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“How do you explain the ‘unforgivable sin?’ I thought all sins could be forgiven by God.”—Steven
On its face, this passage (Mt. 12:30-32) poses a dilemma for those of us who believe that God can and will forgive anyone for anything if repentance and confession are genuine. We sometimes say, “No sin is too big for God to forgive …,” which is what we understand from many passages (e.g., I Jn. 1:9).
Surely, his grace is comprehensive and efficacious for all who gratefully receive it.
Scripture indicates however, that there is indeed a limit to forgiveness. Jesus himself tied together forgiveness and “forgivableness;” i.e., one must be forgiving if one is to receive forgiveness (Mt. 6:14-15; 18:21-35).
God is prepared to forgive but the “heart” condition of an unforgiving person is such that he may be incapable of receiving forgiveness.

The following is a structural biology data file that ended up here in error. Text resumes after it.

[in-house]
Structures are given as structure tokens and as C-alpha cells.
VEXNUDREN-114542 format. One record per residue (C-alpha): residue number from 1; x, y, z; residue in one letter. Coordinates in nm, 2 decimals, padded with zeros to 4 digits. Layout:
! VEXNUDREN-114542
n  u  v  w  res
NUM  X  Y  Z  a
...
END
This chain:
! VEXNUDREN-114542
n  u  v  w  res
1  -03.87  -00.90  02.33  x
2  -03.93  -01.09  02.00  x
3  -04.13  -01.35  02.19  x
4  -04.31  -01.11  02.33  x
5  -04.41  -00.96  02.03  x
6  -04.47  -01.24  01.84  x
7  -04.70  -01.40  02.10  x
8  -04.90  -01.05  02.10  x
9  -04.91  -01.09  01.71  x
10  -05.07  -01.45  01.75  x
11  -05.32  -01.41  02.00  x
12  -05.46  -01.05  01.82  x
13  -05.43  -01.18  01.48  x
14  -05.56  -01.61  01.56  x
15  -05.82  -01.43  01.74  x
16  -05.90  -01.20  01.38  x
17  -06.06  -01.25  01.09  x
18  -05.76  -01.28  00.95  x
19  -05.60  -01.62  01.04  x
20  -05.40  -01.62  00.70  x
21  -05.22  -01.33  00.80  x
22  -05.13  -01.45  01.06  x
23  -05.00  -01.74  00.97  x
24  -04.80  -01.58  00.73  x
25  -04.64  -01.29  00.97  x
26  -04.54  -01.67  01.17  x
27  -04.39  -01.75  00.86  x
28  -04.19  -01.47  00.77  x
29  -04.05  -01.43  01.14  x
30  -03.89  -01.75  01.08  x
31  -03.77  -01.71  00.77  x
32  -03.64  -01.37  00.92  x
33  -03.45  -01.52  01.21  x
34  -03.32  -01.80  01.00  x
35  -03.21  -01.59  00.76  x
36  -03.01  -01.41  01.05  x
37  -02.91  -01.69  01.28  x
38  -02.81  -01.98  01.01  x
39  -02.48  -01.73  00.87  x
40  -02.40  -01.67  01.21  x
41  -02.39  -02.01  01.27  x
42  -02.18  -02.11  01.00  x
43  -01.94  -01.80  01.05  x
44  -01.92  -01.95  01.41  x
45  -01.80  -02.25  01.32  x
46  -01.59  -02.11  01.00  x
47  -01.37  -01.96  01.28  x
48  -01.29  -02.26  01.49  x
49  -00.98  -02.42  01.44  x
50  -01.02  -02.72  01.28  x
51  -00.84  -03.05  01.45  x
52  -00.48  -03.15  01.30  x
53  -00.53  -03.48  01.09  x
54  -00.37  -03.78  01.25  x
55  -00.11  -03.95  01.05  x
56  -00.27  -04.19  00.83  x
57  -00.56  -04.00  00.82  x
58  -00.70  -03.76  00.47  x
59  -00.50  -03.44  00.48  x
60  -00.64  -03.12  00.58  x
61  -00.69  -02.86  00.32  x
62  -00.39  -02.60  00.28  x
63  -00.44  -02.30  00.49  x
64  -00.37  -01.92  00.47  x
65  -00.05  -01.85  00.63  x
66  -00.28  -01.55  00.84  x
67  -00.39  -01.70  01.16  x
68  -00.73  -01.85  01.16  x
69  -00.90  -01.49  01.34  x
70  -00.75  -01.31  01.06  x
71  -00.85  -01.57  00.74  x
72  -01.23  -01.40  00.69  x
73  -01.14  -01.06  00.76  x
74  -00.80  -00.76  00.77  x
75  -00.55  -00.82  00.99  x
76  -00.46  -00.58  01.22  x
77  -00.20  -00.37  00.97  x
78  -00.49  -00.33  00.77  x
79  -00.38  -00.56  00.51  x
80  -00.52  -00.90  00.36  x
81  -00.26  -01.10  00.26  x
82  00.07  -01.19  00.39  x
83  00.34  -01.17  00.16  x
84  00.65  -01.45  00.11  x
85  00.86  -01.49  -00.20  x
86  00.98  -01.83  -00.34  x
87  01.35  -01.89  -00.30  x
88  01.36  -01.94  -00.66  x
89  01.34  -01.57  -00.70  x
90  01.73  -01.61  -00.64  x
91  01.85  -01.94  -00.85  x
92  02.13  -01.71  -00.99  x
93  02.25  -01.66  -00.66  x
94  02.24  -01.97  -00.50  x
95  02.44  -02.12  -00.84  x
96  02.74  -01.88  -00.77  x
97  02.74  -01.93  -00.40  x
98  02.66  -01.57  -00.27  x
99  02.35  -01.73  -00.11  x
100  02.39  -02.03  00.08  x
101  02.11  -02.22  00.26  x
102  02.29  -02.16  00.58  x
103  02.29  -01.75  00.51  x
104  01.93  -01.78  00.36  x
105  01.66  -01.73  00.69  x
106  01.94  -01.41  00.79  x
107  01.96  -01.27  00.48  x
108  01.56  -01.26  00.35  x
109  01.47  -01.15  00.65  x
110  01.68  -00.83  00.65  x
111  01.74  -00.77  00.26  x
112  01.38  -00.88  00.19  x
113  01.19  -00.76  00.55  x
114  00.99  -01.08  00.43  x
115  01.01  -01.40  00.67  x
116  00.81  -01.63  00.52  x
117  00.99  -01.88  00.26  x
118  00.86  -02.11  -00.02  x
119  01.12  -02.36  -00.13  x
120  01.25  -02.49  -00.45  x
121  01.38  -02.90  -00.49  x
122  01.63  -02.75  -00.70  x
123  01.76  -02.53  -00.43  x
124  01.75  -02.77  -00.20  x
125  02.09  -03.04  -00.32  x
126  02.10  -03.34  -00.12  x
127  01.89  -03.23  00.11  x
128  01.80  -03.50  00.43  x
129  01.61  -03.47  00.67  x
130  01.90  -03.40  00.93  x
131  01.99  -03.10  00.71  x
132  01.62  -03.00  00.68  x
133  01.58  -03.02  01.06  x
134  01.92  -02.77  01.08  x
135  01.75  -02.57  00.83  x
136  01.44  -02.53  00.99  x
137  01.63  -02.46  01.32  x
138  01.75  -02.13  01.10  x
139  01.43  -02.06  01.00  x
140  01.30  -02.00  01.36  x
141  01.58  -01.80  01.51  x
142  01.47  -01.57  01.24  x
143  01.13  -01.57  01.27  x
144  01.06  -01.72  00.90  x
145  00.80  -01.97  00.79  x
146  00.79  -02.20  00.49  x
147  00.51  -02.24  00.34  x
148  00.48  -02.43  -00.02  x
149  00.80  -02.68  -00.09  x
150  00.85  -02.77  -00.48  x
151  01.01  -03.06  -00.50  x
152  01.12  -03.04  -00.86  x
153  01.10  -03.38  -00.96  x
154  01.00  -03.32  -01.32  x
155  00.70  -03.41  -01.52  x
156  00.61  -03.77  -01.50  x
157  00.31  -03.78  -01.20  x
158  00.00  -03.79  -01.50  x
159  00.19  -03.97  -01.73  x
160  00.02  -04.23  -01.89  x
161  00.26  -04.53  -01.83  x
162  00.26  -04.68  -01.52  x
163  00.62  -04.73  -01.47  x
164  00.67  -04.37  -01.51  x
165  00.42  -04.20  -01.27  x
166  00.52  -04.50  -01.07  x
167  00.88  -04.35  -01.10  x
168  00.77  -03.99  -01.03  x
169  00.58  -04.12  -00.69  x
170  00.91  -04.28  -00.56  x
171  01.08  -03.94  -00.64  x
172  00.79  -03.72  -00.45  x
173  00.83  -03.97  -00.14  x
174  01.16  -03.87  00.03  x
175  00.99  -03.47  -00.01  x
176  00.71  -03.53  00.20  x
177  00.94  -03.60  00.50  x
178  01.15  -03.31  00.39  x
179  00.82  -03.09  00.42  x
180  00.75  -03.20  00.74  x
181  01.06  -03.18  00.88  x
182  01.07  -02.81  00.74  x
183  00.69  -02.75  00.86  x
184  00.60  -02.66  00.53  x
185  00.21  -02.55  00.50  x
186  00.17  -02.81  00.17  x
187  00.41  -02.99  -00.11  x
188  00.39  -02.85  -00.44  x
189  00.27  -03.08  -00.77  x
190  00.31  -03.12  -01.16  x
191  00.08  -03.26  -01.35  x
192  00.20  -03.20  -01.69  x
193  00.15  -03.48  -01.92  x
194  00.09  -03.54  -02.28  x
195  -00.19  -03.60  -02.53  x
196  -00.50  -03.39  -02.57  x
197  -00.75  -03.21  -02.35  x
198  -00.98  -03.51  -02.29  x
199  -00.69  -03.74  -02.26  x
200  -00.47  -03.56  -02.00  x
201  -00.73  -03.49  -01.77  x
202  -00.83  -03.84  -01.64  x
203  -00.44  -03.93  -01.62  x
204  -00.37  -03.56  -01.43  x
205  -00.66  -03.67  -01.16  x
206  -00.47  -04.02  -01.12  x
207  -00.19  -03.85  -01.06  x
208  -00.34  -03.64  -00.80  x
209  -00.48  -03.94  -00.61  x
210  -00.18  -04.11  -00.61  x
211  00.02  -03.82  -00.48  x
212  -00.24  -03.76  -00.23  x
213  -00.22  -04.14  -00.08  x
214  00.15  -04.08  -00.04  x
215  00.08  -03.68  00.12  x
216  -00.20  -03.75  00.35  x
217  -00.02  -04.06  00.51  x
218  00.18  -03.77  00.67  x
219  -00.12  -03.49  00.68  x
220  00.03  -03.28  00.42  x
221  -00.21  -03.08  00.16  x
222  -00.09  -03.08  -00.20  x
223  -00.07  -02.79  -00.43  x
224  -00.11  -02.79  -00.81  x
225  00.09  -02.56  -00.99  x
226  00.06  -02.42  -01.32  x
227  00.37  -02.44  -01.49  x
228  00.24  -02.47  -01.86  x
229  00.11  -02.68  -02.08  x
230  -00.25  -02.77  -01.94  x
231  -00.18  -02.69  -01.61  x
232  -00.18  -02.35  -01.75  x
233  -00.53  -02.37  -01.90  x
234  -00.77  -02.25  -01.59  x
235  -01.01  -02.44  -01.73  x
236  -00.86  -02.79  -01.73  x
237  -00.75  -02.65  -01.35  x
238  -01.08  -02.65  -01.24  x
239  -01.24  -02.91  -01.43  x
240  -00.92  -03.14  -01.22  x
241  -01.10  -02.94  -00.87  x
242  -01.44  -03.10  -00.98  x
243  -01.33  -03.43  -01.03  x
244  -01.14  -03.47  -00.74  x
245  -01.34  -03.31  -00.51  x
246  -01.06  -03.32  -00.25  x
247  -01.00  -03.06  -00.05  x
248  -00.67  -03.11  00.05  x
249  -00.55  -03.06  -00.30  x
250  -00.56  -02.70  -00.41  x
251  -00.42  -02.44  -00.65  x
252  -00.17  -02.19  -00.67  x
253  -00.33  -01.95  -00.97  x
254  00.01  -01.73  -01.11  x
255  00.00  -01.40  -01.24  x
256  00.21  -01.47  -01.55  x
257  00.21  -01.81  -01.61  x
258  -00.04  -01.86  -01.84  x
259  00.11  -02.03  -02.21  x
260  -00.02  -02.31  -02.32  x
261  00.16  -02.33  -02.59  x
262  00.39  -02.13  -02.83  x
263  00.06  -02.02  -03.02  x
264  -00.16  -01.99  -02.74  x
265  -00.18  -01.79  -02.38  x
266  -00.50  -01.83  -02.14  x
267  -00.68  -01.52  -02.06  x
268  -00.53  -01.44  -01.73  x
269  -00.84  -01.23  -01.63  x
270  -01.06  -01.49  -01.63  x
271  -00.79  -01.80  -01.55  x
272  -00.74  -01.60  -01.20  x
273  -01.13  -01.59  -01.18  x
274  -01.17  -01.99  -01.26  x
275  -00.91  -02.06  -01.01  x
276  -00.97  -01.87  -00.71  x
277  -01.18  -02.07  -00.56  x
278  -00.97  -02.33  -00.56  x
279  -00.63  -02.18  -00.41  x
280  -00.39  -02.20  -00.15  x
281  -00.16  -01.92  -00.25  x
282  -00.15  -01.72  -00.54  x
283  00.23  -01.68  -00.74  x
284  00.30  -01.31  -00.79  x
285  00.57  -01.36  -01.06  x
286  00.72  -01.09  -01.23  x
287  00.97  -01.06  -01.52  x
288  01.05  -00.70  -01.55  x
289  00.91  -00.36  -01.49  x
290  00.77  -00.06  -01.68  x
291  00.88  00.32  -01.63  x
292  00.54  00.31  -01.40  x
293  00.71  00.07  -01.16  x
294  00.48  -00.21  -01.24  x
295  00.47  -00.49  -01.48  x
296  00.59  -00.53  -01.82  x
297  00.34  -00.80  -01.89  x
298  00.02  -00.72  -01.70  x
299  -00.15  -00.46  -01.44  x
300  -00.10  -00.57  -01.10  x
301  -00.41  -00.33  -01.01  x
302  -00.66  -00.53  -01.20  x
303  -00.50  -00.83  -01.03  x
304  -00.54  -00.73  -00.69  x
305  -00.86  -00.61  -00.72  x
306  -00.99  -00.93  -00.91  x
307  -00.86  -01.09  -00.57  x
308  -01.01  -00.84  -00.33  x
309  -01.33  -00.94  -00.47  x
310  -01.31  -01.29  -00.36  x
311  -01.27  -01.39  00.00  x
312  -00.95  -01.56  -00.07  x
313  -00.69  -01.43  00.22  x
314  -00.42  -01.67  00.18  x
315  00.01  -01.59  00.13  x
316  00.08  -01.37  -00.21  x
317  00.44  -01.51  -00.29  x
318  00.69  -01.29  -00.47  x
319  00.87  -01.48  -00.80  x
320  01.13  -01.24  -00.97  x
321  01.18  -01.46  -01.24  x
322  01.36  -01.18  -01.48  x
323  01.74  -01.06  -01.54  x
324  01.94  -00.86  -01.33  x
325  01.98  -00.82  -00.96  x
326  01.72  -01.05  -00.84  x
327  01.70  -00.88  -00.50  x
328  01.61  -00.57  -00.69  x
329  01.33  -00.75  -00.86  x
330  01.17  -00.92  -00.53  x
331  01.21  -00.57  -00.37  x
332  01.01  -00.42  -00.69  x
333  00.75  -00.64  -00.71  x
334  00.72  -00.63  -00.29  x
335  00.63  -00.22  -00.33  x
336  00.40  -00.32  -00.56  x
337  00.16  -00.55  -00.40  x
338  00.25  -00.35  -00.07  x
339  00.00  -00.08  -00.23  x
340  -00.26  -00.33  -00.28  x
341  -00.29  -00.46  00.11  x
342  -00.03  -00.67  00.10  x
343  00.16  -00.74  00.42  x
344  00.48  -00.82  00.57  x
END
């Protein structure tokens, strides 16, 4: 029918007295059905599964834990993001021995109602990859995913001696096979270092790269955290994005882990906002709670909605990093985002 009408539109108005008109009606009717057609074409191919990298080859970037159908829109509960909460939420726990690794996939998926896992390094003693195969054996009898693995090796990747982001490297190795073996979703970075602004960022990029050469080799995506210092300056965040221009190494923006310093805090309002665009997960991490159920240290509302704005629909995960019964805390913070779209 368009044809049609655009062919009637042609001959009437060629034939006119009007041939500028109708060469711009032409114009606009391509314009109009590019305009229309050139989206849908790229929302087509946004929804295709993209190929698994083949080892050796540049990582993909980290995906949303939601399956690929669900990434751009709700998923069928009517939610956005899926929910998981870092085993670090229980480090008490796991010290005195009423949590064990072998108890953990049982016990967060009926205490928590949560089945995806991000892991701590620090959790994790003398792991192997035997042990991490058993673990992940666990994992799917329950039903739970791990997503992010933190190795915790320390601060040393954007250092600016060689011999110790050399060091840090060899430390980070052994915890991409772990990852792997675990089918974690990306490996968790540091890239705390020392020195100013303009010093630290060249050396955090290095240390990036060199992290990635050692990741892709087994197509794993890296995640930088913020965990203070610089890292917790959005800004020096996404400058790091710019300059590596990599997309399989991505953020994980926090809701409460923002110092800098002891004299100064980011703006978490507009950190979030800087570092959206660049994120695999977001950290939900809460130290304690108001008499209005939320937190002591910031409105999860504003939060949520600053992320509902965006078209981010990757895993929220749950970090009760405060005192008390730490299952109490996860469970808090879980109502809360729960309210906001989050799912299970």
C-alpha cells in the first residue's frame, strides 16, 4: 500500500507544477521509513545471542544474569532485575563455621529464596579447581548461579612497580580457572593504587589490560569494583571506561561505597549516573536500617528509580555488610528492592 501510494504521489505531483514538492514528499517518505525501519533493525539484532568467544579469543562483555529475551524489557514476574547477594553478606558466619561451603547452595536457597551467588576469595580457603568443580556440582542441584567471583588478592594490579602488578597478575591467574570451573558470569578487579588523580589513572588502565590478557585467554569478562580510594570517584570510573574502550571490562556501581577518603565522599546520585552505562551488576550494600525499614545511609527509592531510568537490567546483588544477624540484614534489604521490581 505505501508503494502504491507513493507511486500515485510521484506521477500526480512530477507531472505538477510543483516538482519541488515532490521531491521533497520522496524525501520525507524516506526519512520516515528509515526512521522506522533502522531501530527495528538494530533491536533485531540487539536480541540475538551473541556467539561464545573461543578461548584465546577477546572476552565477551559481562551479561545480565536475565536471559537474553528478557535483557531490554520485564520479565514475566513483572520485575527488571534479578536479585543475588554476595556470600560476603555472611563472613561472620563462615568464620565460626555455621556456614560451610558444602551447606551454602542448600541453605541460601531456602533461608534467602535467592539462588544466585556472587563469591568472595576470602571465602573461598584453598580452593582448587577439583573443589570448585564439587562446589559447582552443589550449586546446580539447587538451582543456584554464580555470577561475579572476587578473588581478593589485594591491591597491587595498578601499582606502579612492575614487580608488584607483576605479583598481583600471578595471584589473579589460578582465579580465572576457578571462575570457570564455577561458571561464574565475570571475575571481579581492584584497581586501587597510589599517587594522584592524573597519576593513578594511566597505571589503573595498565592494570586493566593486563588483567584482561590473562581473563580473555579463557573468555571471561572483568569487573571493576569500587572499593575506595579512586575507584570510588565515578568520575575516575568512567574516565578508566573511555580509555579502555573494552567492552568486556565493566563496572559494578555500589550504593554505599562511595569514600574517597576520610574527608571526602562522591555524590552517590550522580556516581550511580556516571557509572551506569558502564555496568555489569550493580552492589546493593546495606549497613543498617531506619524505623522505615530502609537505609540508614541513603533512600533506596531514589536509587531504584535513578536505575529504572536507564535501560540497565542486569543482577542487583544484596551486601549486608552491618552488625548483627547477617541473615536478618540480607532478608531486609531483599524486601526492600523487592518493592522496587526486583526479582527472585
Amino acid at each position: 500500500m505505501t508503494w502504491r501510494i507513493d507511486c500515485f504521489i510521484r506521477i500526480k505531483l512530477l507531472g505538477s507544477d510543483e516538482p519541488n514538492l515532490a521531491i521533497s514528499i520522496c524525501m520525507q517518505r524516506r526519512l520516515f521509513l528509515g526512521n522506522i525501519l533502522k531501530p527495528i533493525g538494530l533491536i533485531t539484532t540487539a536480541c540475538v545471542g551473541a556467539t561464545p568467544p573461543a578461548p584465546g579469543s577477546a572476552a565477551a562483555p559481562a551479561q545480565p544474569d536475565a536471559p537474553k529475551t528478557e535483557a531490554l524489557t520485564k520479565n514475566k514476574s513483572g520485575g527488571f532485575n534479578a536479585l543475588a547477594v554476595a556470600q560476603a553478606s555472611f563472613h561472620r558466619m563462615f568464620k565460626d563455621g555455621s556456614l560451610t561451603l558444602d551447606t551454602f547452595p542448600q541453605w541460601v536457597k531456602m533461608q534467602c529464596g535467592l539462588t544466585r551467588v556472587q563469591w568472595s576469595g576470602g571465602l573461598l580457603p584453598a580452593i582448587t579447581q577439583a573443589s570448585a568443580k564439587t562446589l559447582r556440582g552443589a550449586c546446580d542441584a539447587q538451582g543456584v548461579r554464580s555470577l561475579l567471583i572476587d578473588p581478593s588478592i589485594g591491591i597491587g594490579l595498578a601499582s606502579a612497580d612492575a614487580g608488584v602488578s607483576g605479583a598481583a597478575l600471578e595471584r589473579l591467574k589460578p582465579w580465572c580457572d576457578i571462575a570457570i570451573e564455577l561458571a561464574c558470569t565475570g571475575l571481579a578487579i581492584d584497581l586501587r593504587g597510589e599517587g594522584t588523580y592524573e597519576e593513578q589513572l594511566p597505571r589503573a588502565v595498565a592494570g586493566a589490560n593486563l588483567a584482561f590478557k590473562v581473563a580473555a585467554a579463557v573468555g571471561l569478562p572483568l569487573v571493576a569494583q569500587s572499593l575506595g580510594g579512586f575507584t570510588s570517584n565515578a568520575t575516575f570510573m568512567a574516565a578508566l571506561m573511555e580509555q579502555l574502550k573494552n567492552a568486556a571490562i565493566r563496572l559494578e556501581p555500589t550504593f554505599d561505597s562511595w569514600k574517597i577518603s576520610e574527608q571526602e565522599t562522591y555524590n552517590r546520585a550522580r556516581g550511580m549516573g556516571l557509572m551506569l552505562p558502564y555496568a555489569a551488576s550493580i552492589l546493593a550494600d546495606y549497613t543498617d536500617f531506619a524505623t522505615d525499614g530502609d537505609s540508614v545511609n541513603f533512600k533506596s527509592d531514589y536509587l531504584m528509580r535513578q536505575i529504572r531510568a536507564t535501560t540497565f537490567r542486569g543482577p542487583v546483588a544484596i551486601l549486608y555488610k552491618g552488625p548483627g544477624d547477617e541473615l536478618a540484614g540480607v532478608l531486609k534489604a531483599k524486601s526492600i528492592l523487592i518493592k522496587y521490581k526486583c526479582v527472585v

By the same reasoning, persistent, fixed rejection of God and his kingdom and his grace is not, by definition, forgivable.
There is no forgiveness from God where there is outright rejection of God. He does not force his forgiveness on anyone.
The term “blasphemy” refers to defamatory or contemptuous language directed toward God. In Mt. 12:22ff, Jesus warned that attributing to Satan the miraculous acts of the Holy Spirit is blasphemous and cannot be forgiven.
Why? Because such doubt and cynicism are tantamount to resolute disbelief in God, the existence of which does not predispose one to seeking forgiveness from him.
Jesus admitted that it might be possible for the people who were there in the moment to misread his performing of miraculous deeds (Mt. 12:32).
He said, however, that a man who arrogantly denounces what is unmistakably God’s work as the devil’s work has placed himself in a position in which he is highly unlikely to recognize his need for forgiveness, much less accept it (see Acts 18:5-6).
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